Longform

After ignoring the South Platte River for decades, Denver is once again panning for gold

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River North isn't like the rest of the city; there's no constant urban drone from people, cars, office-building action or even dogs. Instead, the sound levels in this changing neighborhood oscillate between the near silence of nature and the cacophony of heavy industry — one just as startling as the other. But this quirkiness is what drew some of the first urban pioneers back to what was once a hidden part of Denver.

"I love how much nature there is here. We've seen eagles, and there is a family of chipmunks that lives right over there," says Tracy Weil, who in 2003 turned an old garage just steps from the river into a stunning art studio, gallery and home — and helped to create a hot new art district, RiNo, along the way. But at the same time, "RTD uses Arkins, which fronts the river on the east side, as a shortcut from I-70 to its facility, and I get fifty buses going by here sometimes at five in the morning."

Still, he loves the area: "Where else in Denver can you own land along the river?"

This part of the river, however, is one of the most unkempt and least used of any stretch within Denver limits. After heading north along the edge of downtown, the Platte plunges beneath a busy railyard, reappearing between a contaminated old landfill and RTD's sprawling maintenance facility and hub. It is bordered on the west by the popular Taxi development and a concrete plant, and on the east by a massive Pepsi warehouse and a long series of vacant or nearly vacant buildings and lots. After that, the river winds beneath I-70 and then past the National Western Stock Show complex.

Because this part of the city has been devoted to heavy industrial purposes for more than a hundred years, it was always a popular place to dump unwanted refuse. It still is. A few blocks from Weilworks, someone has upended a couch onto the embankment. Down below, in a culvert along the bike path, a homeless couple listens to a portable radio while they wash their feet and rinse out their clothes in the water spilling from a drainage ditch.

The other side of the river isn't as easy to explore on foot — not unless you want to take your life into your own hands. There is no path, not even a thin shoulder to separate the pavement from the steep hill that tumbles down to the river. Instead, there are dirt footpaths and a couple of staircases that lead to nowhere.

Kyle Zeppelin would like that to change. Eleven years ago, his father, Mickey Zeppelin, bought the former Yellow Cab terminal next to RTD and has since turned it into Taxi, one of the most intriguing developments in the city: a mixture of living and working spaces that have retained an edgy, industrial feel. Now the neighborhood is in the family's blood, and Kyle Zeppelin has chosen it for a project of his own — the Source, a combination market/restaurant/brewery/beer garden slated to open in 2013 — because of its defining feature. "The river," he says. "It creates opportunity."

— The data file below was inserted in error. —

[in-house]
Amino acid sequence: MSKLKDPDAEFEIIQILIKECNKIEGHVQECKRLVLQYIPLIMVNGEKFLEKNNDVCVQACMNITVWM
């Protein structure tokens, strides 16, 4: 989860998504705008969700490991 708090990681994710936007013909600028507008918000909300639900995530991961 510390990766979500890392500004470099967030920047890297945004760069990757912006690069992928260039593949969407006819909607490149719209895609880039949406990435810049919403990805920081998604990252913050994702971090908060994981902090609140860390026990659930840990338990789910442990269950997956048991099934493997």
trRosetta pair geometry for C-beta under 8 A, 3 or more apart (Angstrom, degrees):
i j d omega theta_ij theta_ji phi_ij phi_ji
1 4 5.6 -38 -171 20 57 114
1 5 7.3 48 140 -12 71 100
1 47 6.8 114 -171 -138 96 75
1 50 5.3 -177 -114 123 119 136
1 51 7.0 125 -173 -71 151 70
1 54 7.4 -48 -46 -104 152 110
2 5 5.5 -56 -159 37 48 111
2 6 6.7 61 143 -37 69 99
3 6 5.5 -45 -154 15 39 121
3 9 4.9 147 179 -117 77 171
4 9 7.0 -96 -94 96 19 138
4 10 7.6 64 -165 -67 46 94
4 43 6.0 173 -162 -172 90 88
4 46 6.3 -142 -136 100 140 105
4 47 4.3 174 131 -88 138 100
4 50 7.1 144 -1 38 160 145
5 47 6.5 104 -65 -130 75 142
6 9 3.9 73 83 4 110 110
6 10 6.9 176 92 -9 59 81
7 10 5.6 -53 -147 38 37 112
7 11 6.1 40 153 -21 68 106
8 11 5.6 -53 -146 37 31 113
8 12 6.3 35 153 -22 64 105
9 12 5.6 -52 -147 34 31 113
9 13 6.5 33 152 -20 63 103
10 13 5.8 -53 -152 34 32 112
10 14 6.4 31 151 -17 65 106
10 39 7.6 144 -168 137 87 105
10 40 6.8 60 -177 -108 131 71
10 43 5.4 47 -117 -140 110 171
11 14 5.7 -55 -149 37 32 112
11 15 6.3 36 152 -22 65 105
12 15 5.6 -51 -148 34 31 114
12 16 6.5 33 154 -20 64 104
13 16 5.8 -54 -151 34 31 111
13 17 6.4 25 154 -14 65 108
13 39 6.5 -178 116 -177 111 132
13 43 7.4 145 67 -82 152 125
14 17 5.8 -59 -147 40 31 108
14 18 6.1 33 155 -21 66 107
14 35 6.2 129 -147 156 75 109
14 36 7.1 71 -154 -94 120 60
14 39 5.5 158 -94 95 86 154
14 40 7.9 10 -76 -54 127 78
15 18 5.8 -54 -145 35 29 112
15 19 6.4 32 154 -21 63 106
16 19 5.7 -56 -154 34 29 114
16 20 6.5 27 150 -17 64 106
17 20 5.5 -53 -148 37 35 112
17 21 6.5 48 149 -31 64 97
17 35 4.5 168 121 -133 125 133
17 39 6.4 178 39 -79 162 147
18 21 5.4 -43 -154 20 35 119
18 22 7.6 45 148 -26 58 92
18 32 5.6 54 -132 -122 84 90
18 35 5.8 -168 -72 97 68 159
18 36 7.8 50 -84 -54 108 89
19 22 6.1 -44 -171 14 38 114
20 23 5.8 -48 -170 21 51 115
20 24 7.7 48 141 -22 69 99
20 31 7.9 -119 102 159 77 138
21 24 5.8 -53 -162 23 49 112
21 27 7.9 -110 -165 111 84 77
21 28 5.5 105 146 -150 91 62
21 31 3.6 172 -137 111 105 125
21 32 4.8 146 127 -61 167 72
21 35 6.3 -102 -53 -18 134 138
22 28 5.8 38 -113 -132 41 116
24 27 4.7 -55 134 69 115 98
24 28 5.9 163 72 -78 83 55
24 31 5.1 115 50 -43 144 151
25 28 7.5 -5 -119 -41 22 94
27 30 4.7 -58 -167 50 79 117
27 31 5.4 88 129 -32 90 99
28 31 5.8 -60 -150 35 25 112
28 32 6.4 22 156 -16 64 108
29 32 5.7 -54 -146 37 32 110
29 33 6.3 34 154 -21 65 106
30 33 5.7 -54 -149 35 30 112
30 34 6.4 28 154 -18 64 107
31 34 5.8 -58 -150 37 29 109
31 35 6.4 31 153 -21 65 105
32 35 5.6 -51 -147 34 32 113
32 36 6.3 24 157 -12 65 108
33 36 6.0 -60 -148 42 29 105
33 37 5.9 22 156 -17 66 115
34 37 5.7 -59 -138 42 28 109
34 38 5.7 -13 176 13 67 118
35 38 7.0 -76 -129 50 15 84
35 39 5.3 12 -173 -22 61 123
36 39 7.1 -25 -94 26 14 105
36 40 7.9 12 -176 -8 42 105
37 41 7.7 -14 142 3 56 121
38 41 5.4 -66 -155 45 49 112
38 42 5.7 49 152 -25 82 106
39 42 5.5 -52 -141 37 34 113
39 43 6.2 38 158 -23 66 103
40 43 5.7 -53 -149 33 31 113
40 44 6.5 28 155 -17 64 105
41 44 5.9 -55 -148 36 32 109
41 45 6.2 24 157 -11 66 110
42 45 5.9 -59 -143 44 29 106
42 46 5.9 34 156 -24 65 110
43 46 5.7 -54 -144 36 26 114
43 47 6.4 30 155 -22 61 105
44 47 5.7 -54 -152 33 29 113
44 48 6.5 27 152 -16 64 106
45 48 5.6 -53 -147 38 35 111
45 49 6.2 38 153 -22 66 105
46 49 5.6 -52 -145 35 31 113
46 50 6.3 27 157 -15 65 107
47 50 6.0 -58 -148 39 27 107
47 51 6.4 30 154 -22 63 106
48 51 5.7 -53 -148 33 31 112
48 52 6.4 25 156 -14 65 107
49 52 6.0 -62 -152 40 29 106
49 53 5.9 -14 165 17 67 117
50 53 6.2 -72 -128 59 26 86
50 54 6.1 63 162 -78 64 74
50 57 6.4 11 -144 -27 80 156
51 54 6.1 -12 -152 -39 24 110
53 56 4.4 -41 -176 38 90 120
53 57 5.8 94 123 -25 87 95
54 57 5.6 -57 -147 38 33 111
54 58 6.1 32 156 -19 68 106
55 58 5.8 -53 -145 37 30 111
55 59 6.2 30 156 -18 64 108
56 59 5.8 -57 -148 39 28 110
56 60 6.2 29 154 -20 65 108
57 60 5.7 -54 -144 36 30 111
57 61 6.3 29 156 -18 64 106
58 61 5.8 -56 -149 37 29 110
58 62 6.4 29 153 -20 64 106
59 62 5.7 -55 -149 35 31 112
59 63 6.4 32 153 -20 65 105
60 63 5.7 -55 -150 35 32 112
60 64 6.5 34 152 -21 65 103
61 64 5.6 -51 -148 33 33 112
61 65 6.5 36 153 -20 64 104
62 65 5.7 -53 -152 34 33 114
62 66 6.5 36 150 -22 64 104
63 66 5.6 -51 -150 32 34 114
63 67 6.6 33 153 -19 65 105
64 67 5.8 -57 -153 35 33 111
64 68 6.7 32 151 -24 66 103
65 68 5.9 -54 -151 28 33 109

But it also creates problems. "It's a work in progress in terms of improvements," Zeppelin explains. "There are plenty of relics of the way the river used to be, relics of a time when cities dumped their waste into their rivers."

And Taxi is somewhat isolated — by its neighbors, by the railroad tracks and by the South Platte itself, which cuts the complex off from RiNo and Kyle Zeppelin's own Brighton Boulevard project. There are crossings at 31st and 38th avenues, but they don't make walking or cycling easy. To change the feel of RiNo, Zeppelin would like the city to close Arkins and Ringsby and reroute them, opening the river up to parks and people who could enjoy them.

He'd like to build a bridge — one that would sew the two sides of RiNo together. The city and the Greenway Foundation would also like to build a bridge; in fact, the Greenway's $14.6 million plan for the area calls for a pedestrian "art bridge," art park, sculpture garden, community garden and boat launch. Zeppelin likes the concept, but he's tired of waiting.

"The river looks exactly the same as it did ten years ago when we started talking to them. We want to realize that thing sooner rather than later," he says. So Zeppelin is pricing out his own bridge, something that could cost just $250,000.

"There is a hundred million dollars of investment going on right here," he explains, describing several other large mixed-use developments currently under construction in RiNo. "You can't find any part of the city where there is this level of investment around the river." But he's worried that the city isn't keeping up: "There is a lack of political will, and influence is being exerted in different directions. No one is watching the ball."

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